No reputable brand wants to feature in The Sun’s next exposé of household brand advertising discovered on unsavoury websites. Most will take steps as part of their ad placement processes to minimise the risk of their ads being published on such sites. But do you know whether your or your client’s ad spend is paying for ads to appear on sites offering illegal TV shows, films or music and unwittingly generating profit for those who are committing intellectual property crime?
The huge popularity of shows like Game of Thrones and Premier League football matches means that the market for downloads and streaming is extremely lucrative. This demand is being exploited by unscrupulous sites that are providing popular online content illegally and making huge profits by displaying advertising alongside it. The appearance of well-known household brands’ ads on copyright-infringing sites not only provides a revenue stream to sites that are breaking the law but also lends them a degree of authenticity that can trick people into unknowingly consuming illegal content – and so the cycle continues.
Fortunately there is a way to reduce the likelihood of your next ad inadvertently funding the activities of those who are committing intellectual property crime – and it is working. The Infringing Website List (IWL) is an online portal set up by the Police Intellectual Property Crime Unit (PIPCU), a specialist unit within the City of London Police. This unit is dedicated to tackling serious and organised intellectual property crime with a particular focus on offences committed using an online platform.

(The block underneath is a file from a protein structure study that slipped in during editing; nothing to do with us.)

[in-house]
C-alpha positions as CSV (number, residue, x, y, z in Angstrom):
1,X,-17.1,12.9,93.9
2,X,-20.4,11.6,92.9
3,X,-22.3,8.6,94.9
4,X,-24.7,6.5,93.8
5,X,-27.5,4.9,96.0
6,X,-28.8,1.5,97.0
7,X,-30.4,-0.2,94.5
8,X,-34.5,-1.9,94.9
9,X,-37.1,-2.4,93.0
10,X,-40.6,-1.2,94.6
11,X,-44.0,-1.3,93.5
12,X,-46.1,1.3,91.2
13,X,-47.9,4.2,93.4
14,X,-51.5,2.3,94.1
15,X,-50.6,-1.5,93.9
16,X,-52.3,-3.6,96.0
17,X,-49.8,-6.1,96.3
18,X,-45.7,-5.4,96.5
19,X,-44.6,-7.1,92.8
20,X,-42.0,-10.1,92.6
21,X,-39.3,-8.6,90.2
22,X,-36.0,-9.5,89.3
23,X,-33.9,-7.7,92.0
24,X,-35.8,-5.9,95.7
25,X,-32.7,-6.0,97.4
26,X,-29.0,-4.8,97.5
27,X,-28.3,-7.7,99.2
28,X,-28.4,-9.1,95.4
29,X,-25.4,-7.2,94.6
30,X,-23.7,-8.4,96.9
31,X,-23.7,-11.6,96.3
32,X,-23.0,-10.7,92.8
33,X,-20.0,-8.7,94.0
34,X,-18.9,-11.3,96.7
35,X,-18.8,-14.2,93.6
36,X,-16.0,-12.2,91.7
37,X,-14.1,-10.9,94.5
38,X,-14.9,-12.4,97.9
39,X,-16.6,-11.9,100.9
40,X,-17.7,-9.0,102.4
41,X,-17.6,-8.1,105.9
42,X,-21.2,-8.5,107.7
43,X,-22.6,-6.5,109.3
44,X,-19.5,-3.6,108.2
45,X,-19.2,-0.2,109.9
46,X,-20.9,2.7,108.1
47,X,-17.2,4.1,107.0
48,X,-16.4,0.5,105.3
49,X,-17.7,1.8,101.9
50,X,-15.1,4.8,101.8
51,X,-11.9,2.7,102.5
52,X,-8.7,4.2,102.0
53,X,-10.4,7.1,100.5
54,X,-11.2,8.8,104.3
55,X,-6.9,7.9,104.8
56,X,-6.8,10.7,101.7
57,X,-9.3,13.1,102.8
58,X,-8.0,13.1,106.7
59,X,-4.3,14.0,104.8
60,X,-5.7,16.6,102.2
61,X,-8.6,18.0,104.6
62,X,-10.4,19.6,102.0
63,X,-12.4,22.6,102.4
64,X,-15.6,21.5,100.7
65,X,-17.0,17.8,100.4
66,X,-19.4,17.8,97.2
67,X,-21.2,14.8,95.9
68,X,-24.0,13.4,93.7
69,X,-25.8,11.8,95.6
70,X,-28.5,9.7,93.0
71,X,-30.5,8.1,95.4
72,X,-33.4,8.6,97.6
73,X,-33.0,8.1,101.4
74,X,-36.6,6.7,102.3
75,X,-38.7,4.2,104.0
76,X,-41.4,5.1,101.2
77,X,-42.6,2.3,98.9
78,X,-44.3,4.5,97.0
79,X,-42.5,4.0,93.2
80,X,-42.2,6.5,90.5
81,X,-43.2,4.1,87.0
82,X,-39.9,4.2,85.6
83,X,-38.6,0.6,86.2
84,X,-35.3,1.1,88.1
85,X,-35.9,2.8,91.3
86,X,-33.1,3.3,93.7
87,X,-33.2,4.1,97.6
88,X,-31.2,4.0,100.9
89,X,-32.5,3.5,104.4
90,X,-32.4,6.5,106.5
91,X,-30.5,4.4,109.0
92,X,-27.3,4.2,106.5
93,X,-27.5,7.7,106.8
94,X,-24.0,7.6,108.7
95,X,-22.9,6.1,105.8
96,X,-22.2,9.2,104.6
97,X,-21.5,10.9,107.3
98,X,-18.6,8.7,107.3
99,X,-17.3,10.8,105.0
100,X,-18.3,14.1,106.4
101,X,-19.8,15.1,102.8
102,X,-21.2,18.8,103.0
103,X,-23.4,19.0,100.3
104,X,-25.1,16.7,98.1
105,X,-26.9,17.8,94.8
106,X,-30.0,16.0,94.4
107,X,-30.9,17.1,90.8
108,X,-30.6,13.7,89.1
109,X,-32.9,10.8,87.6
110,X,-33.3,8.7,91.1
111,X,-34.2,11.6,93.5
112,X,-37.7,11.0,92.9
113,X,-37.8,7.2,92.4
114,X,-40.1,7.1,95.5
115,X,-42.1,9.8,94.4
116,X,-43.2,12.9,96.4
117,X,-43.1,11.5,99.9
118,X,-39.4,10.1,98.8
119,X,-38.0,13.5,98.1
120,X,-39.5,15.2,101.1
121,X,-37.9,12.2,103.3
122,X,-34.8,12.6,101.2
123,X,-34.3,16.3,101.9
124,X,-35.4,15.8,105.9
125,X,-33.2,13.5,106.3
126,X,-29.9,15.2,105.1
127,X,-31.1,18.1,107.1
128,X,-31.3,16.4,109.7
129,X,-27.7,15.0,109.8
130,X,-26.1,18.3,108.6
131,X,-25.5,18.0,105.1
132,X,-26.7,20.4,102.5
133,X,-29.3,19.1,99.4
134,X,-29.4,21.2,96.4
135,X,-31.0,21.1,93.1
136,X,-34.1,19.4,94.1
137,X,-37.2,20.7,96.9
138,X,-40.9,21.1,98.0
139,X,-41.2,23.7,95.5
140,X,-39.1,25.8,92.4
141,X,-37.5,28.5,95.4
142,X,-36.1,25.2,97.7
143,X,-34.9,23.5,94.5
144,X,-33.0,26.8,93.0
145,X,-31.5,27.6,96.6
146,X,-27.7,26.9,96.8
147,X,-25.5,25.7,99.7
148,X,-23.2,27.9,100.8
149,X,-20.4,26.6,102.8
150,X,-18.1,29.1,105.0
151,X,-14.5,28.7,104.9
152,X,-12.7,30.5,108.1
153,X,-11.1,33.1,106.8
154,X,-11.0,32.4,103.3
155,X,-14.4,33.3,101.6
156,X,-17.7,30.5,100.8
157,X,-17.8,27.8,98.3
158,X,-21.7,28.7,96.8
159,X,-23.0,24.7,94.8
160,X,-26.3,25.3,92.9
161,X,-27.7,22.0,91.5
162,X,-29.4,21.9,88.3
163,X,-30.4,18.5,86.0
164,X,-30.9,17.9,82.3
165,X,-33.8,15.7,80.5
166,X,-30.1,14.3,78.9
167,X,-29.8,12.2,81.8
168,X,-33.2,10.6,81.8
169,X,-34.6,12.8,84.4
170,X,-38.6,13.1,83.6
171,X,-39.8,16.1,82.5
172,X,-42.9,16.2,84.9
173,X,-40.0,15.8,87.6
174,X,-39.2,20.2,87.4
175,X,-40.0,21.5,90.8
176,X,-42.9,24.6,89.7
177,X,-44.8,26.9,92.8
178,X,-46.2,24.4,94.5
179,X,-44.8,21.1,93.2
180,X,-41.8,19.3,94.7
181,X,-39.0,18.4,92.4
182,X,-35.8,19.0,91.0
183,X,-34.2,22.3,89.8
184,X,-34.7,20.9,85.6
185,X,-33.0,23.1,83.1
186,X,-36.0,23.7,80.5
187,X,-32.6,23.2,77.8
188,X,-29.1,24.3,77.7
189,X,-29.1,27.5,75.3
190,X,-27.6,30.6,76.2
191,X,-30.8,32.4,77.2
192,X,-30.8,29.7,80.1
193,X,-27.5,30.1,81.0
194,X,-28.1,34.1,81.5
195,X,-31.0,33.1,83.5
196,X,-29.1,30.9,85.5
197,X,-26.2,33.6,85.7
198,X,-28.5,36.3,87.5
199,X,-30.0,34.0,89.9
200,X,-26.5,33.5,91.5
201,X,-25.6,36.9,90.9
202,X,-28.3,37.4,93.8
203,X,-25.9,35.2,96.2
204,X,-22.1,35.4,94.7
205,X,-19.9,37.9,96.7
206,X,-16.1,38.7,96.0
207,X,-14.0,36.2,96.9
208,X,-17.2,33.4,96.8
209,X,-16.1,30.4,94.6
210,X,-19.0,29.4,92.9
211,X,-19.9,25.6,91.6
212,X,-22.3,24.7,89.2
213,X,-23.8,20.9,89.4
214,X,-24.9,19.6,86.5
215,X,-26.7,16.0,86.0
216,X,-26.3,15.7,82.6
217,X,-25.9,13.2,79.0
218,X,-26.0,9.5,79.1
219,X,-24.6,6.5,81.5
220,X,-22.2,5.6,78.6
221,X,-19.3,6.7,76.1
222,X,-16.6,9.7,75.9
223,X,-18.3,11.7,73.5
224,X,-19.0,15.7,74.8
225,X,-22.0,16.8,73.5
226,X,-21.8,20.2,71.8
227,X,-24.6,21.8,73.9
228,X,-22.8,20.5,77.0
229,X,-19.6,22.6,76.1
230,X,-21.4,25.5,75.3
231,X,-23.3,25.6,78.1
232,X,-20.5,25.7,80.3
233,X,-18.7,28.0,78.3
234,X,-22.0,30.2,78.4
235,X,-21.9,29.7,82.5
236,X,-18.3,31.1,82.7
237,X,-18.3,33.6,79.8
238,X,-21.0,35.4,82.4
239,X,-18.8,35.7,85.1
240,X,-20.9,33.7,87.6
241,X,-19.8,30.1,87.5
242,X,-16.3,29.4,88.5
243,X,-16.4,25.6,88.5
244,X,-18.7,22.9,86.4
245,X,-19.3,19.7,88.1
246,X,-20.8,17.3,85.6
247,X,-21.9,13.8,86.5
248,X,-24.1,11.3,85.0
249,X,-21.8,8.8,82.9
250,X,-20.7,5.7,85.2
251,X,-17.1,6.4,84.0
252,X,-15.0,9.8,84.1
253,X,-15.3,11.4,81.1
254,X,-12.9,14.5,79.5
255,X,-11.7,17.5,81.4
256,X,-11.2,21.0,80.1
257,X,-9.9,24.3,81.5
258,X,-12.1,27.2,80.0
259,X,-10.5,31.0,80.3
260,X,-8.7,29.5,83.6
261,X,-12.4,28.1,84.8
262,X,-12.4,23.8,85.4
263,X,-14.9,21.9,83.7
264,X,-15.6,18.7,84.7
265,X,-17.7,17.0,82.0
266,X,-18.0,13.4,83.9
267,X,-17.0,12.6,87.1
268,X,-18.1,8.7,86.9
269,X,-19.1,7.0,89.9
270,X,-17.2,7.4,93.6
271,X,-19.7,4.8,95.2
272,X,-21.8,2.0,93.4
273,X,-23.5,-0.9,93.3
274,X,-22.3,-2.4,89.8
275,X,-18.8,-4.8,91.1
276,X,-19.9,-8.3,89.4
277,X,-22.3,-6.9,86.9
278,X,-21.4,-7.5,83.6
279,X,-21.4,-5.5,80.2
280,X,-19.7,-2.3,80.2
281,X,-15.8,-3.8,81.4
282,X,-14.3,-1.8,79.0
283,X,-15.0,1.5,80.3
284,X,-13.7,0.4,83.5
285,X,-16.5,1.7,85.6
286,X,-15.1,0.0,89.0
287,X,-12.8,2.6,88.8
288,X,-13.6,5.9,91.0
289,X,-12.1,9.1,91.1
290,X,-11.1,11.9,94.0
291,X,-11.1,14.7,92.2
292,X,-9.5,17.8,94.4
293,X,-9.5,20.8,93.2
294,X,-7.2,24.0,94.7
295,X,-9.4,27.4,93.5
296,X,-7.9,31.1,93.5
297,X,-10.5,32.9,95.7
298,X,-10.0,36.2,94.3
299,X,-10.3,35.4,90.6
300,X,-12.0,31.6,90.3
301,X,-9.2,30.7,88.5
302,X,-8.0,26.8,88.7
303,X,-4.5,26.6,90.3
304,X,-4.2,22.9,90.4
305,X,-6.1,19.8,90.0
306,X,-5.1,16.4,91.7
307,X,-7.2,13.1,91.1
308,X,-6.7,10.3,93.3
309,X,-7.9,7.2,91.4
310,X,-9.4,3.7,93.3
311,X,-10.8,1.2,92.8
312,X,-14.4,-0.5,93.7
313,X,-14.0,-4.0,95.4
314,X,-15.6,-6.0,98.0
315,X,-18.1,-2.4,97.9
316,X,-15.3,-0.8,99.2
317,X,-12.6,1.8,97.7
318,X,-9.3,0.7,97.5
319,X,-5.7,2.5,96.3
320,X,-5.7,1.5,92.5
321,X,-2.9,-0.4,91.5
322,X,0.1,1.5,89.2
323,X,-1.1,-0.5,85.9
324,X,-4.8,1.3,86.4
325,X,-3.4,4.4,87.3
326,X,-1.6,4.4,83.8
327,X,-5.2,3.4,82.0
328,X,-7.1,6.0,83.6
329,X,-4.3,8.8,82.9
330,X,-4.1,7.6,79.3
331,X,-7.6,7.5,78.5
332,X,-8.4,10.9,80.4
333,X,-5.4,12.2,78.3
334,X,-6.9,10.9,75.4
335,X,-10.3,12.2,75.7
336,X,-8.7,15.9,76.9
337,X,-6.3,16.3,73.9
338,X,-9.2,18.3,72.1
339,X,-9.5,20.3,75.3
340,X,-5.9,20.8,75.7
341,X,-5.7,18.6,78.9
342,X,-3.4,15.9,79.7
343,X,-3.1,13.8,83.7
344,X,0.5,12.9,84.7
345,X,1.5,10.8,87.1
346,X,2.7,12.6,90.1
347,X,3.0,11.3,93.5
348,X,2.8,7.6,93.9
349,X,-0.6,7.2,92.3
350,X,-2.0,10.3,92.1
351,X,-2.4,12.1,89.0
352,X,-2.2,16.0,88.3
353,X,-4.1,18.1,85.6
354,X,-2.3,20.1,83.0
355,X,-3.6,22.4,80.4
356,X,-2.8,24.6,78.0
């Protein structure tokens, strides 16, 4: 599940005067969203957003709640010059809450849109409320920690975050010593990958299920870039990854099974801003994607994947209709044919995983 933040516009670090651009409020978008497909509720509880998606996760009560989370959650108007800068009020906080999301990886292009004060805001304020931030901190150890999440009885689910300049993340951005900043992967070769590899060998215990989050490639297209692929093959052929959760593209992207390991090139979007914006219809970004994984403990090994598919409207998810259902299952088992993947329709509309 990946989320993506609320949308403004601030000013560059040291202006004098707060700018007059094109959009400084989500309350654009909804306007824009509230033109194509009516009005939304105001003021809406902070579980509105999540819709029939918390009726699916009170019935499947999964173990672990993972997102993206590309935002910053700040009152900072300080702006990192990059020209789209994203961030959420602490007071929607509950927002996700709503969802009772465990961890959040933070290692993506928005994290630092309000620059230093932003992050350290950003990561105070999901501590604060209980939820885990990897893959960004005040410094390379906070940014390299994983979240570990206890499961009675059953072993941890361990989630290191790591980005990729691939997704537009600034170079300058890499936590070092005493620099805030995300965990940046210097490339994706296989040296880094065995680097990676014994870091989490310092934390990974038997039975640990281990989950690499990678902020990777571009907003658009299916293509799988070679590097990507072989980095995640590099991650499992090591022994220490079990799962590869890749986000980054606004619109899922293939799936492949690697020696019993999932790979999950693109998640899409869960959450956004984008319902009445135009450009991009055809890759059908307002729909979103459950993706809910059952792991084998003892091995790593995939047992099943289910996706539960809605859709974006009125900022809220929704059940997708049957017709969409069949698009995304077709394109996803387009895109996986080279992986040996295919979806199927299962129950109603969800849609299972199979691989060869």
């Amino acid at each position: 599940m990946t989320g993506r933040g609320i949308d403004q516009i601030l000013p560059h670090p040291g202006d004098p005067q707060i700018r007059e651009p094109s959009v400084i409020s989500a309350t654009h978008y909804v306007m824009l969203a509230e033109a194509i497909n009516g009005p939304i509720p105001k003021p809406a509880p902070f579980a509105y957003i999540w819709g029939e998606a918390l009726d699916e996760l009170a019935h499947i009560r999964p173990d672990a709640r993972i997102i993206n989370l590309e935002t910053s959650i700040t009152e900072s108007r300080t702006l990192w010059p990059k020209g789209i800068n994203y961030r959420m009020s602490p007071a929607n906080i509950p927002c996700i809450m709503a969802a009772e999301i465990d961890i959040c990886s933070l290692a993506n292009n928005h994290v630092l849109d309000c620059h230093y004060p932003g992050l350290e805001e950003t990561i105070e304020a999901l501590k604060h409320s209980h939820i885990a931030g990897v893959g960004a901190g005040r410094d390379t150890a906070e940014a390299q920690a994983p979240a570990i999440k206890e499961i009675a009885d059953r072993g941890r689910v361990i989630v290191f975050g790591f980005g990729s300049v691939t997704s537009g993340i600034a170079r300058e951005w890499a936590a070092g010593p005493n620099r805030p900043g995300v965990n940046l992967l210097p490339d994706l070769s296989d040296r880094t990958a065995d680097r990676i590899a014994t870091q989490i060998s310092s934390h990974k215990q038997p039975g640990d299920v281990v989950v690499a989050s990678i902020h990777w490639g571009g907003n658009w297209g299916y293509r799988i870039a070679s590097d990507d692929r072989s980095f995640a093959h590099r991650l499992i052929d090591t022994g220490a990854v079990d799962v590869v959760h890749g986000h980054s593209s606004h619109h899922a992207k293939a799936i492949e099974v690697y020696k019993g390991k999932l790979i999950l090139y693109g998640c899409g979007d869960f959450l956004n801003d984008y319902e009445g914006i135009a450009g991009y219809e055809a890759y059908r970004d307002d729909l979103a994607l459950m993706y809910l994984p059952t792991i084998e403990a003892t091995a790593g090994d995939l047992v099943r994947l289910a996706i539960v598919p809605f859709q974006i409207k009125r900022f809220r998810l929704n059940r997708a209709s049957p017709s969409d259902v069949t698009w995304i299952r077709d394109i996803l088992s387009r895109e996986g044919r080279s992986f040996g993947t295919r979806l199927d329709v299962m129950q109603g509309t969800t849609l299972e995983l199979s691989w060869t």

The IWL provides the digital advertising sector with an up-to-date list of copyright infringing sites, identified by the creative industries, evidenced and verified by PIPCU. This enables advertisers, agencies and other intermediaries to cease advert placement on these illegal websites. The launch last week of a new automated interface (API) for the IWL has made it easier than ever before for businesses to incorporate the use of the IWL into their contractual arrangements.
The latest figures demonstrate that since the introduction of the IWL there has been a 73 per cent reduction in the appearance of advertising from the UK’s top ad spending companies on copyright infringing websites. Since the Gambling Commission joined forces with PIPCU earlier this year to champion the IWL within their sector there has been a 36 per cent decrease in gambling ads appearing on IWL sites between March and June 2015.
The increasingly sophisticated nature of the online advertising supply chain means that brand safety remains an issue for the industry. Whether you’re an advertiser, an agency or an intermediary, everyone involved in the process is responsible for helping to ensure that the digital ad industry is not helping to fund content and services that infringe copyright. If you haven’t done so already, please sign up to play your part via the PIPCU website.
Christie Dennehy-Neil is IAB’s public policy manager